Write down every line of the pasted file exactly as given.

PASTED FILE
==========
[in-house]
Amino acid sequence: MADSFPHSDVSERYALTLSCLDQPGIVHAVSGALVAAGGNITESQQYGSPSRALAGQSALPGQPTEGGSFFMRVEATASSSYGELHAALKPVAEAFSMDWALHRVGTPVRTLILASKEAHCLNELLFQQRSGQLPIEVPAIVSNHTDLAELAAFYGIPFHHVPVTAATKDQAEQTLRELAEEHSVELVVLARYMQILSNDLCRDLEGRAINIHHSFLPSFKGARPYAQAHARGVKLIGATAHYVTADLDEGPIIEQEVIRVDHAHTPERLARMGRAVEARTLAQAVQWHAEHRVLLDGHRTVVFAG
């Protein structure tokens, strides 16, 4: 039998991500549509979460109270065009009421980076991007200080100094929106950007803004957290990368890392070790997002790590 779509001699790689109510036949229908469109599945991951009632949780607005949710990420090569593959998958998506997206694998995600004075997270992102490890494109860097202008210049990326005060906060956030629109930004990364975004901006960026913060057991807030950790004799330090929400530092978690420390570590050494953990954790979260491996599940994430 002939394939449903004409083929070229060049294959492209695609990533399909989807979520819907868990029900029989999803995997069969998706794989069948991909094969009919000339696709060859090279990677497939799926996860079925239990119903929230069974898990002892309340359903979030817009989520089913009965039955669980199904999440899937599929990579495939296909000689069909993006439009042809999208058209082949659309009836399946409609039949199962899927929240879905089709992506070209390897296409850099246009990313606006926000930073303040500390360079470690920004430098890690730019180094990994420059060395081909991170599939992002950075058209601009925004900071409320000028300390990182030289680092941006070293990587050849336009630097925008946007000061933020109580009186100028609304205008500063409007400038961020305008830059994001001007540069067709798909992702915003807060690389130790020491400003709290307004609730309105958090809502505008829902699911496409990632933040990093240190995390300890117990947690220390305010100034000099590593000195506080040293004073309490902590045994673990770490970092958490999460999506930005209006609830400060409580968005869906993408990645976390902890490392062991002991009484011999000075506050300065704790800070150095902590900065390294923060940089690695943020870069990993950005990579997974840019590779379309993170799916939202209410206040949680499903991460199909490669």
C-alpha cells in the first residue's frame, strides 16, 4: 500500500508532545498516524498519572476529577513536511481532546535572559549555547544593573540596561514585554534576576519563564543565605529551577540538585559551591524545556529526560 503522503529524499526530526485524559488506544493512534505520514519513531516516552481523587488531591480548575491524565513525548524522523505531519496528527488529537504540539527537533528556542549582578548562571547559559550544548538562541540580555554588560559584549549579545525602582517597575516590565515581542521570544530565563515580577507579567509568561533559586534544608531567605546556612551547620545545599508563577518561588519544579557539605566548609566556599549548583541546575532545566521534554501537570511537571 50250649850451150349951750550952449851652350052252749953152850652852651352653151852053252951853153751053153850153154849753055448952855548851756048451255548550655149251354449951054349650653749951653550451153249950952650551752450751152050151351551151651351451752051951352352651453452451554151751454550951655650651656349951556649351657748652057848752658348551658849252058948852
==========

[in-house]
Amino acid sequence: MADSFPHSDVSERYALTLSCLDQPGIVHAVSGALVAAGGNITESQQYGSPSRALAGQSALPGQPTEGGSFFMRVEATASSSYGELHAALKPVAEAFSMDWALHRVGTPVRTLILASKEAHCLNELLFQQRSGQLPIEVPAIVSNHTDLAELAAFYGIPFHHVPVTAATKDQAEQTLRELAEEHSVELVVLARYMQILSNDLCRDLEGRAINIHHSFLPSFKGARPYAQAHARGVKLIGATAHYVTADLDEGPIIEQEVIRVDHAHTPERLARMGRAVEARTLAQAVQWHAEHRVLLDGHRTVVFAG
């Protein structure tokens, strides 16, 4: 039998991500549509979460109270065009009421980076991007200080100094929106950007803004957290990368890392070790997002790590 779509001699790689109510036949229908469109599945991951009632949780607005949710990420090569593959998958998506997206694998995600004075997270992102490890494109860097202008210049990326005060906060956030629109930004990364975004901006960026913060057991807030950790004799330090929400530092978690420390570590050494953990954790979260491996599940994430 002939394939449903004409083929070229060049294959492209695609990533399909989807979520819907868990029900029989999803995997069969998706794989069948991909094969009919000339696709060859090279990677497939799926996860079925239990119903929230069974898990002892309340359903979030817009989520089913009965039955669980199904999440899937599929990579495939296909000689069909993006439009042809999208058209082949659309009836399946409609039949199962899927929240879905089709992506070209390897296409850099246009990313606006926000930073303040500390360079470690920004430098890690730019180094990994420059060395081909991170599939992002950075058209601009925004900071409320000028300390990182030289680092941006070293990587050849336009630097925008946007000061933020109580009186100028609304205008500063409007400038961020305008830059994001001007540069067709798909992702915003807060690389130790020491400003709290307004609730309105958090809502505008829902699911496409990632933040990093240190995390300890117990947690220390305010100034000099590593000195506080040293004073309490902590045994673990770490970092958490999460999506930005209006609830400060409580968005869906993408990645976390902890490392062991002991009484011999000075506050300065704790800070150095902590900065390294923060940089690695943020870069990993950005990579997974840019590779379309993170799916939202209410206040949680499903991460199909490669």
C-alpha cells in the first residue's frame, strides 16, 4: 500500500508532545498516524498519572476529577513536511481532546535572559549555547544593573540596561514585554534576576519563564543565605529551577540538585559551591524545556529526560 503522503529524499526530526485524559488506544493512534505520514519513531516516552481523587488531591480548575491524565513525548524522523505531519496528527488529537504540539527537533528556542549582578548562571547559559550544548538562541540580555554588560559584549549579545525602582517597575516590565515581542521570544530565563515580577507579567509568561533559586534544608531567605546556612551547620545545599508563577518561588519544579557539605566548609566556599549548583541546575532545566521534554501537570511537571 50250649850451150349951750550952449851652350052252749953152850652852651352653151852053252951853153751053153850153154849753055448952855548851756048451255548550655149251354449951054349650653749951653550451153249950952650551752450751152050151351551151651351451752051951352352651453452451554151751454550951655650651656349951556649351657748652057848752658348551658849252058948852